Russian Ruble

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Russian Ruble

The currency of Russia. It was issued in 1998, replacing the Soviet ruble (which was also called the Russian ruble after the fall of the Soviet Union). Despite the issue of a new currency, it lost 70% of its value against the U.S. dollar in six weeks as a result of the Russian financial crisis. It is a floating currency.
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References in periodicals archive ?
The rating agency anticipates that the credit positive effect from a weaker rouble would be greater for fertiliser companies within the chemicals sector, such as Acron, PhosAgro and Uralkali, than for petrochemical companies Nizhnekamskneftekhim's (NKNK) and Sibur Holding, as a lower proportion of their debt and capital expenditure (capex) is in US dollars.
A weaker rouble would be credit positive for rated steel and mining companies and increase their EBITDA by around 10%-15% with the exception of TMK and Magnitogorsk Iron & Steel Works (MMK), which would experience a less material credit impact as the proportion of their revenues denominated in roubles broadly matches their expenses denominated in roubles.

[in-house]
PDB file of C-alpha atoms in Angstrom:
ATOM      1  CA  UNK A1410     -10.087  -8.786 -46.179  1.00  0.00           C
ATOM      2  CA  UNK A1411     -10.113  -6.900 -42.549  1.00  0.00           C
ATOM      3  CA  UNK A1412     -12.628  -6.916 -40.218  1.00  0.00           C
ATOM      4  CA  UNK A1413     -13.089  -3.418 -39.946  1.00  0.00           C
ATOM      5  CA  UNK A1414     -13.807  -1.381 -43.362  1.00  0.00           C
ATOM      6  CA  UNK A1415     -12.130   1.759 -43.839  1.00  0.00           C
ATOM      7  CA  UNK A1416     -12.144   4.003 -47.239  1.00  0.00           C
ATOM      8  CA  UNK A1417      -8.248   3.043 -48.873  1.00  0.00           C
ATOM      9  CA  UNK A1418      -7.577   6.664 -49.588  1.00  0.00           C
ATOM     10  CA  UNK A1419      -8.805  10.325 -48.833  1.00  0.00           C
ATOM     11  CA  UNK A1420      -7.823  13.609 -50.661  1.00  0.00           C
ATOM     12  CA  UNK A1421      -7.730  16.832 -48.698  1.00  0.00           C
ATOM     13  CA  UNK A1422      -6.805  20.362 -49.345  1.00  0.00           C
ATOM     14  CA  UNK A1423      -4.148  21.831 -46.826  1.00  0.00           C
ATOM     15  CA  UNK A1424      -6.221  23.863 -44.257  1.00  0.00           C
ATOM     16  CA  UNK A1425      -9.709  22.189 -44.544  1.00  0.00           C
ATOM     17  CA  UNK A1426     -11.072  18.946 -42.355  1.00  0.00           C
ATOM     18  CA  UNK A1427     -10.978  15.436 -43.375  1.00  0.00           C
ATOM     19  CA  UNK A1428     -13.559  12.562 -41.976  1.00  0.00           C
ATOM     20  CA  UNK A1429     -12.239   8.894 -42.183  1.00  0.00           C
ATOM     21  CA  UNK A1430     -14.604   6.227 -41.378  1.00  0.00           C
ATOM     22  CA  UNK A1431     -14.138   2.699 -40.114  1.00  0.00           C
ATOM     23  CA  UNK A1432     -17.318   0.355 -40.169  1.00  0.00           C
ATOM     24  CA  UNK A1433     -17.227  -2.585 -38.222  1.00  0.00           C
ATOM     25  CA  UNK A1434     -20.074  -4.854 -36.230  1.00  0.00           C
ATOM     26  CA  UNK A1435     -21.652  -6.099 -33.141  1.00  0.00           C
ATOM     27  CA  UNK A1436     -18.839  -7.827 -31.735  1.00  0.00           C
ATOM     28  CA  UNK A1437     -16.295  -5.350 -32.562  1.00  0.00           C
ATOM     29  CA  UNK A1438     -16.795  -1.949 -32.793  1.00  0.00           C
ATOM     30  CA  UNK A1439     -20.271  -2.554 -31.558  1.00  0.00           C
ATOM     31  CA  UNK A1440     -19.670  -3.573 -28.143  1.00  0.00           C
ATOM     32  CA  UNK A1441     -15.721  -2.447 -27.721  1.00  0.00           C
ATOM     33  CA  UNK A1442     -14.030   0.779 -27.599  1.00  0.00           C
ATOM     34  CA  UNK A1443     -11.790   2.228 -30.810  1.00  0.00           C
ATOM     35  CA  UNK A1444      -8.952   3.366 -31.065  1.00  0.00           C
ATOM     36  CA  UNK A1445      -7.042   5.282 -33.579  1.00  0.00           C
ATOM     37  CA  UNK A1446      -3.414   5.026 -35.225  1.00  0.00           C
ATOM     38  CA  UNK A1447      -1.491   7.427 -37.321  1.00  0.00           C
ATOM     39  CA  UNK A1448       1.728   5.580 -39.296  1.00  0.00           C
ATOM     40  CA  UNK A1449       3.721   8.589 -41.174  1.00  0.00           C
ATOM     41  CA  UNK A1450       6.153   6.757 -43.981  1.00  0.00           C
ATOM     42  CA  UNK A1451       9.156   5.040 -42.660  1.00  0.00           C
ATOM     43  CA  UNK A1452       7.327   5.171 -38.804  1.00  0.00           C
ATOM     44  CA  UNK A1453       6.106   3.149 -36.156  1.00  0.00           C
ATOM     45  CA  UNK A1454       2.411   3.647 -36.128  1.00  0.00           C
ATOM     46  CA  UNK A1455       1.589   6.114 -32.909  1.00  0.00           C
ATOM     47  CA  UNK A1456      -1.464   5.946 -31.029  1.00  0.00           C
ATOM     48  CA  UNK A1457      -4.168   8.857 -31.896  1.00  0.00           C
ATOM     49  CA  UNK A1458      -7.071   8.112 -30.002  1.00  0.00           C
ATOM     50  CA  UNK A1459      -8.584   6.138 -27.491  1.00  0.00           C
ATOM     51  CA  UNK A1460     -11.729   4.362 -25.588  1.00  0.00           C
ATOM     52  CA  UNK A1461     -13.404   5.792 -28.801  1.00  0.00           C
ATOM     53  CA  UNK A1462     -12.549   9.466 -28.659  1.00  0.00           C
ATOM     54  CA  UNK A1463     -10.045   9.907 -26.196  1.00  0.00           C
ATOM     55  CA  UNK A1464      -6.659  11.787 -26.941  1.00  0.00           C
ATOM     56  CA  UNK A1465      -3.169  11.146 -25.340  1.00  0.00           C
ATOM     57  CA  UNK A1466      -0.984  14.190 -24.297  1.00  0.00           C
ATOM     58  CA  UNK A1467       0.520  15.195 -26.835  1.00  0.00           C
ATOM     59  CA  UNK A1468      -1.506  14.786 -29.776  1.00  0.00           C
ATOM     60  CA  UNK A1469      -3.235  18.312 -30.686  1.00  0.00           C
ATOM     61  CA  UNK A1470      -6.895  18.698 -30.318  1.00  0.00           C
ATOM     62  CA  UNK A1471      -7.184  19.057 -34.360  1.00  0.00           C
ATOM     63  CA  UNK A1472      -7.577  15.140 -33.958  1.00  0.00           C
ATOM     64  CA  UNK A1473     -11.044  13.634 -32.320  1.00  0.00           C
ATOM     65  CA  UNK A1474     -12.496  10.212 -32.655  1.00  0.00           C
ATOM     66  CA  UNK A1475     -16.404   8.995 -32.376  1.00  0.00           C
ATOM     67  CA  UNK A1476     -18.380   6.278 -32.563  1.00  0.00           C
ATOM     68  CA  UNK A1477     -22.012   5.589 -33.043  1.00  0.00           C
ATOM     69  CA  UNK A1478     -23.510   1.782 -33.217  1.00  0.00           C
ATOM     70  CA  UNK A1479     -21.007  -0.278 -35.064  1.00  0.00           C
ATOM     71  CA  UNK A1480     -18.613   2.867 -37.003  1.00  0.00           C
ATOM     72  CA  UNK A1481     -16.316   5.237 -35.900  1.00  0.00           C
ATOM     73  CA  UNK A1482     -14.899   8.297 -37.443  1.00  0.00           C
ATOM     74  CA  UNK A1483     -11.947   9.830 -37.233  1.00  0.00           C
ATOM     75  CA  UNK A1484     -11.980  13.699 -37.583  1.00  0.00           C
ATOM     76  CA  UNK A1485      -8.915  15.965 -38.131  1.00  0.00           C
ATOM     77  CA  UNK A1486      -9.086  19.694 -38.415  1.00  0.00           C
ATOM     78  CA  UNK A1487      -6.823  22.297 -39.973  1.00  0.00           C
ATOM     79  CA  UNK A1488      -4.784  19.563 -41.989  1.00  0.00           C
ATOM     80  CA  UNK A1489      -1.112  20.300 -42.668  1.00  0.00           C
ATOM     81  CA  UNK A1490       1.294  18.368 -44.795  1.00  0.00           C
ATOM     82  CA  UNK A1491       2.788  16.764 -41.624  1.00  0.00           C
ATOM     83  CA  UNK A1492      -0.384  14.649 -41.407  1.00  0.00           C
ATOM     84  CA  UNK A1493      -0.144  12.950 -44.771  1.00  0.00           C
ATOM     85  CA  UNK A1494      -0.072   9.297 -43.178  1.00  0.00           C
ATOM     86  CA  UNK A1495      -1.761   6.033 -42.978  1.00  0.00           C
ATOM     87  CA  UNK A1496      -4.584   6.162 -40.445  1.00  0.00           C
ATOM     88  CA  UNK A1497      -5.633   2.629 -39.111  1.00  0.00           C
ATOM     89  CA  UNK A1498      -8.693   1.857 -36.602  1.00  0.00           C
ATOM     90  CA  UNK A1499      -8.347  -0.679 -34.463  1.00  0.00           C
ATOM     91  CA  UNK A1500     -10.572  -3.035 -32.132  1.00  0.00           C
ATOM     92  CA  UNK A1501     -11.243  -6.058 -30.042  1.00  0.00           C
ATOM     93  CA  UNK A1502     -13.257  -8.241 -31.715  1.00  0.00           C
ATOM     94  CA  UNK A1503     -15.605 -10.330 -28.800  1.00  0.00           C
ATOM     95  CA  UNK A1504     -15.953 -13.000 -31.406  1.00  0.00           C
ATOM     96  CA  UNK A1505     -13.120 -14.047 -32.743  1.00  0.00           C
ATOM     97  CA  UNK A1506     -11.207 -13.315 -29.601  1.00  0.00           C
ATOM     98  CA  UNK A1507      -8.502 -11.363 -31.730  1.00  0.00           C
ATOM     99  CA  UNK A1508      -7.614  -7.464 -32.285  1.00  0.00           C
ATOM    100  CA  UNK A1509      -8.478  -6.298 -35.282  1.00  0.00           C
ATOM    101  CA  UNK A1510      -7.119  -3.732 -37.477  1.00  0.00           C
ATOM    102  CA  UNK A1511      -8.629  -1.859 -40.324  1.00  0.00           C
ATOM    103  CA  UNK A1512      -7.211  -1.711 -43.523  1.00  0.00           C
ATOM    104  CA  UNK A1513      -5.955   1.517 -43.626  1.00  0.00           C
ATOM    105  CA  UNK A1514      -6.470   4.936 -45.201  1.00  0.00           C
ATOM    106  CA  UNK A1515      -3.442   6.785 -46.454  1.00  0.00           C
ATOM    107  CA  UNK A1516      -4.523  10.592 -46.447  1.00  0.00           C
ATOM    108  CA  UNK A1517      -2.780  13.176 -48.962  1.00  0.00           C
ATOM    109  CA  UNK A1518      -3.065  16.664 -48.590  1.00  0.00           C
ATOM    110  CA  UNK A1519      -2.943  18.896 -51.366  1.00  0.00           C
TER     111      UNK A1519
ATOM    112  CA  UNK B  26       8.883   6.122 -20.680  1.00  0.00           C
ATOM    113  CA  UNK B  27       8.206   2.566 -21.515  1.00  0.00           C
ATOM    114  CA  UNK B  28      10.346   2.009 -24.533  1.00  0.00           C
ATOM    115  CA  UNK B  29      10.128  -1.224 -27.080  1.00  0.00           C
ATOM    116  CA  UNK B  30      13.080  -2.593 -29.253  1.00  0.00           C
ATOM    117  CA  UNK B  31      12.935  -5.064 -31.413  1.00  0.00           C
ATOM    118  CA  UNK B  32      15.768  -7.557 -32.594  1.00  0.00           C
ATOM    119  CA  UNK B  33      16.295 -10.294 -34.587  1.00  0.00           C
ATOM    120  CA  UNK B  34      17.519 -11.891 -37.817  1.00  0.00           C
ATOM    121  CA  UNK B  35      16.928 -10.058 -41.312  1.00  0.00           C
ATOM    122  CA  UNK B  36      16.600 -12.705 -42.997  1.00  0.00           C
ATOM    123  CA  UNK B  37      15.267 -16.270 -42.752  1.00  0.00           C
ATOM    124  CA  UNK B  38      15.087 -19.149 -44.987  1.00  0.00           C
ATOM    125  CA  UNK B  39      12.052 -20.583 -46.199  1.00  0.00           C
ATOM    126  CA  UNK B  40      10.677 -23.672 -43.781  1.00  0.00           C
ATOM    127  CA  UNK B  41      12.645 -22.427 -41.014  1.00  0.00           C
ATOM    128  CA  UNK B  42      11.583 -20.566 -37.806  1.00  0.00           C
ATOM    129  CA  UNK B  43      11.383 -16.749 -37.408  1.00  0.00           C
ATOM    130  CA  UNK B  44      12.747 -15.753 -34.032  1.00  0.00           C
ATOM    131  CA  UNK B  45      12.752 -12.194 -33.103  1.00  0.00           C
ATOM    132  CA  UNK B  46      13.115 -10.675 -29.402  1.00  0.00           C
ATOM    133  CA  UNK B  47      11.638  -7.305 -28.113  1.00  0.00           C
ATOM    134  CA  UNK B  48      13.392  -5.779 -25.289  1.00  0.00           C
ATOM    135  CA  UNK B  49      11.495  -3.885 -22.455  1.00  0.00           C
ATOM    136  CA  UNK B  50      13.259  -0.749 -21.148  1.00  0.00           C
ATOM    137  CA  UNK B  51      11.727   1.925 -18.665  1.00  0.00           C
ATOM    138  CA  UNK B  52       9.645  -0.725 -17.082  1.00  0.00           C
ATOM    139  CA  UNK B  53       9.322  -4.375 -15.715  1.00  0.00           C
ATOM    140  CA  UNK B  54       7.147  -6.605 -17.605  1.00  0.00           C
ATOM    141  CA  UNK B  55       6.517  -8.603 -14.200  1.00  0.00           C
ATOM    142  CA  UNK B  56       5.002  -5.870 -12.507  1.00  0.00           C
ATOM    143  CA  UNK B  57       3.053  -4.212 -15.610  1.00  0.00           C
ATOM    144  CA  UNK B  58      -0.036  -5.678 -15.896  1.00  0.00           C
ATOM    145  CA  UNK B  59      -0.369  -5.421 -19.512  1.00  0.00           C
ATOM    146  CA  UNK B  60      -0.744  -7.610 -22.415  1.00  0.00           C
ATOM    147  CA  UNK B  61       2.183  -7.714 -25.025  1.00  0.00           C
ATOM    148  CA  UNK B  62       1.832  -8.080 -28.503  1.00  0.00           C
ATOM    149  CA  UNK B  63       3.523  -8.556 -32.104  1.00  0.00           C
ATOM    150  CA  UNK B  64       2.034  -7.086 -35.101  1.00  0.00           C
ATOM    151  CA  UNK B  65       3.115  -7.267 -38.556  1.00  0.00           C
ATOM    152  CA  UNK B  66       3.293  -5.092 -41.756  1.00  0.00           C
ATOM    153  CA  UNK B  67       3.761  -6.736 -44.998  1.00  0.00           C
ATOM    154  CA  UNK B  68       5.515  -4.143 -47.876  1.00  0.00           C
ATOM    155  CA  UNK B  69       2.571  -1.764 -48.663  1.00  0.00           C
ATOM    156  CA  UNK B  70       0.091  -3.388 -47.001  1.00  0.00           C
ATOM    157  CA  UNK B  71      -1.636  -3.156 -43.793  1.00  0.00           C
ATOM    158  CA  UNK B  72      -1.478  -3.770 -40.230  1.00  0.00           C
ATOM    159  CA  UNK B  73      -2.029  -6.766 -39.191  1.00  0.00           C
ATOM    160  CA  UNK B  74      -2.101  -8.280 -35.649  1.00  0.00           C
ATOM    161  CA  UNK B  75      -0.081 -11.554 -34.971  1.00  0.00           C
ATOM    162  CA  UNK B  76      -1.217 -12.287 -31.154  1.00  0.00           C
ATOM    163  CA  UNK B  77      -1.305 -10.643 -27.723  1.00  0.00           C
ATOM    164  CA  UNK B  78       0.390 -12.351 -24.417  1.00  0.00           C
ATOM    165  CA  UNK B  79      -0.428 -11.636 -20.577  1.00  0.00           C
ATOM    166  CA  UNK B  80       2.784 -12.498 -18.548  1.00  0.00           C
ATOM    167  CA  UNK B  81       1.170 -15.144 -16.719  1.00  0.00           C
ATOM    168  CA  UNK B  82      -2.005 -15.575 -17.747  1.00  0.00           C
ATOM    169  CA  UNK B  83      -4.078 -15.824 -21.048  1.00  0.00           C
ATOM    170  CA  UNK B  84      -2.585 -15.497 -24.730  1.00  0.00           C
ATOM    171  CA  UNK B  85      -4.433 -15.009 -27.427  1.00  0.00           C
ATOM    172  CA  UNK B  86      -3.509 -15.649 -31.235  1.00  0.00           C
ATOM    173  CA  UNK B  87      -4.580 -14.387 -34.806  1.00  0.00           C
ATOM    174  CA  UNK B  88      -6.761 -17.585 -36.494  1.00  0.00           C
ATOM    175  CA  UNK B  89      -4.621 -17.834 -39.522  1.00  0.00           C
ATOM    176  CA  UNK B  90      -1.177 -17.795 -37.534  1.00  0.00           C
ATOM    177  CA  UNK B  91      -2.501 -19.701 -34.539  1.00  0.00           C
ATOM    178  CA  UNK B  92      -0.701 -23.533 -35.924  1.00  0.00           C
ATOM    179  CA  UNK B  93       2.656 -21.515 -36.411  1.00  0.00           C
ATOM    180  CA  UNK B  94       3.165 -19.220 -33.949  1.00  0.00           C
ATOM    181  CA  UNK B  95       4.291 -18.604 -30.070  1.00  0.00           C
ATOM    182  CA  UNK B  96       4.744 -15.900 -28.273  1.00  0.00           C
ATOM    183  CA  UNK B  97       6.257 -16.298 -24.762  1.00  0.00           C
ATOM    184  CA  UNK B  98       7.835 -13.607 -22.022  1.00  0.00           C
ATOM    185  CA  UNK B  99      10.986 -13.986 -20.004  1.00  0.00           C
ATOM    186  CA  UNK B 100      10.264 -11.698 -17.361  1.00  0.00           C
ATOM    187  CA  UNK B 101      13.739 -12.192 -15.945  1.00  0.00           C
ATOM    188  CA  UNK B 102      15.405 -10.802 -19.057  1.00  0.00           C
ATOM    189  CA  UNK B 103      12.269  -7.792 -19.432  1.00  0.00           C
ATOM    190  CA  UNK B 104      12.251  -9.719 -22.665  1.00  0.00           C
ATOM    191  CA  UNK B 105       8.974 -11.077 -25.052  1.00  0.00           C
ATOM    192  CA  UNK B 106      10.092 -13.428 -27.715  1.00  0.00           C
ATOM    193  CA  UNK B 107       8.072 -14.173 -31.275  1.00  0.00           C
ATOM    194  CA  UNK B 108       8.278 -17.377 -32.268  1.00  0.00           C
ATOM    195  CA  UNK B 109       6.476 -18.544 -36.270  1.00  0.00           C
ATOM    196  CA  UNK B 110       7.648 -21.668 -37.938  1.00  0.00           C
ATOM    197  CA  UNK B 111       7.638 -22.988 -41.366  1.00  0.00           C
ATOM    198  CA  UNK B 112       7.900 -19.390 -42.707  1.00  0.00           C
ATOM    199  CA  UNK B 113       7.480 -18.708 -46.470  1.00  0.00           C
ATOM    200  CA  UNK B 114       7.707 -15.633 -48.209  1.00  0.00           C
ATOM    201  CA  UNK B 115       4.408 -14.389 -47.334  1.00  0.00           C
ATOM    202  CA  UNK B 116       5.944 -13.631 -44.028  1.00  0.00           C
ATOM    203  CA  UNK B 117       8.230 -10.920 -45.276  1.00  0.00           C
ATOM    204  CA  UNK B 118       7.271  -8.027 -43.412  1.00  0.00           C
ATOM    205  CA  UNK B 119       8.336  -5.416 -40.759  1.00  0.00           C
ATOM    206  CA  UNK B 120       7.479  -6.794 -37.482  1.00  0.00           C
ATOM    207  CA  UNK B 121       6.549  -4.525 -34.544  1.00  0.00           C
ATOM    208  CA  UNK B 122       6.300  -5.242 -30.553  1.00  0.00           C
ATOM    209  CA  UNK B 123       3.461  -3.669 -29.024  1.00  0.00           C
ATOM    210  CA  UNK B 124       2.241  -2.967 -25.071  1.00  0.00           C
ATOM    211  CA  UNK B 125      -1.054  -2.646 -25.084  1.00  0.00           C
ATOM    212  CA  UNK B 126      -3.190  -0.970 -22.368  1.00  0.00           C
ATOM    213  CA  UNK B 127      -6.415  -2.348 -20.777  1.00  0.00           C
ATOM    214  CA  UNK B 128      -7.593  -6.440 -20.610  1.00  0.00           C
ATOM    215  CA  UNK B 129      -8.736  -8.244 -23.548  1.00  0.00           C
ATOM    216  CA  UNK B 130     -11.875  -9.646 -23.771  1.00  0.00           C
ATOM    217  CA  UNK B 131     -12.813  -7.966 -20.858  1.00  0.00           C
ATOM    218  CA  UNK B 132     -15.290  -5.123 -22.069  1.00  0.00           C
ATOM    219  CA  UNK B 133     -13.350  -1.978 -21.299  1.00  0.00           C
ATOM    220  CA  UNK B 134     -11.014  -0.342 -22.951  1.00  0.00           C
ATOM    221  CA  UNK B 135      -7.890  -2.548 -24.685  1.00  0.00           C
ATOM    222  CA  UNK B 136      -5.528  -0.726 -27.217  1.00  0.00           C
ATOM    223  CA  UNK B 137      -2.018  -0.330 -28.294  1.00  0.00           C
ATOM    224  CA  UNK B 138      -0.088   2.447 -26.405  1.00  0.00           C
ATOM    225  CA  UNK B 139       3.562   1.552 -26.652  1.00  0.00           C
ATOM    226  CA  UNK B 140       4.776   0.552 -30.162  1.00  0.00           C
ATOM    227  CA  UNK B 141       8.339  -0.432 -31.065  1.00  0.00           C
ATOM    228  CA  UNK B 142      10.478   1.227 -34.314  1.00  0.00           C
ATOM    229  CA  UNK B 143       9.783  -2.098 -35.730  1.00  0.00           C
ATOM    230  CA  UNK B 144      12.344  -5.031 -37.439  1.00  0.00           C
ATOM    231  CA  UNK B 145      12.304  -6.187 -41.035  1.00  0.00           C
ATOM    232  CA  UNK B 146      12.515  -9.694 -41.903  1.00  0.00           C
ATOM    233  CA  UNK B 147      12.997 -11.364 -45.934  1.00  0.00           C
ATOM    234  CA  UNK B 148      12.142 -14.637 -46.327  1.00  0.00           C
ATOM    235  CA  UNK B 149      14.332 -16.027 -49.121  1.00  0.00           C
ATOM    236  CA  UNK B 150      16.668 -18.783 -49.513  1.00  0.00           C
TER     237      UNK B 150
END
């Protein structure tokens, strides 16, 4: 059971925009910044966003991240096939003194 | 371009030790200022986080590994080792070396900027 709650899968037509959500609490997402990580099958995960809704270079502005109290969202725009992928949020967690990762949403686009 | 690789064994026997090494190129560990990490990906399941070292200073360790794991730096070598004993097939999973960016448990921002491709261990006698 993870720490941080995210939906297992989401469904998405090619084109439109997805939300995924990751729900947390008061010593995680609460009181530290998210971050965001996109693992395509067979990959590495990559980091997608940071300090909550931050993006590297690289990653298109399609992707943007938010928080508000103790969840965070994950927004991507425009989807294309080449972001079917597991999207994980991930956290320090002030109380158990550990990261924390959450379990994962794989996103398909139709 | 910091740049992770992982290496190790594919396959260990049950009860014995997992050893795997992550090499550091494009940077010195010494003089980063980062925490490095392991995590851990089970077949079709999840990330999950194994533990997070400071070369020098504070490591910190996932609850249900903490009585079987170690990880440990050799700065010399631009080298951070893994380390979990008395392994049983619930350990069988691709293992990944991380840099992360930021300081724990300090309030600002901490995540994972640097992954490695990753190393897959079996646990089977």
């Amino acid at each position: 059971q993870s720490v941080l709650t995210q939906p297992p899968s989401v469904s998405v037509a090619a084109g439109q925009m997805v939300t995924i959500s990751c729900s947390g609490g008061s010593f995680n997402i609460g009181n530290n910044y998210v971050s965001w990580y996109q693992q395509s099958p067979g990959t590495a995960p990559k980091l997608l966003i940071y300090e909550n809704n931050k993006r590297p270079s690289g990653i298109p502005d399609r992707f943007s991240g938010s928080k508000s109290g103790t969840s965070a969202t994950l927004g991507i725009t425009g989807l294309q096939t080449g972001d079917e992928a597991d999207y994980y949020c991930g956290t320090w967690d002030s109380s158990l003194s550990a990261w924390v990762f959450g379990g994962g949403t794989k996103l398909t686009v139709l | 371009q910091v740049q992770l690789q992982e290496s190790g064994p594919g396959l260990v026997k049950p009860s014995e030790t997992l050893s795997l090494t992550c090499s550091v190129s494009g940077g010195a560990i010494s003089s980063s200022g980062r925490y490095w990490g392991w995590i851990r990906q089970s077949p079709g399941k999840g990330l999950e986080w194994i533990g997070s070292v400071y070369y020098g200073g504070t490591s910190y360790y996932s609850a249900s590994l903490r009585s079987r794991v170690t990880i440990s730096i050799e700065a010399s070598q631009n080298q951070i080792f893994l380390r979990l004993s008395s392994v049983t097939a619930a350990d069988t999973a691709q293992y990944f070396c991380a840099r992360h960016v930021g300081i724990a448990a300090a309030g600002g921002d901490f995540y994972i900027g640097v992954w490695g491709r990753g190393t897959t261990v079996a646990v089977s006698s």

In a comparison with other CEEMEA currencies, the rouble has, together with the Turkish lira, been one of the region's most stable currencies in 2010, showing extraordinary stability relative to other currencies.
At the same time, Figure 2 shows that the rouble tracked the dynamics of other commodity currencies until August, when it began to weaken, while its peers appreciated on the back of climbing commodity prices.
For the last two weeks, Russians have been queuing up to exchange their roubles for dollars as the economy went into free-fall.
Many have been hit hard by previous currency crises and they didn't want to be left with their life savings in worthless roubles.
Earlier the Belarussian central bank switched to the dollar peg from a previous Russian rouble link.
1993, shortly after the break-up of the rouble zone.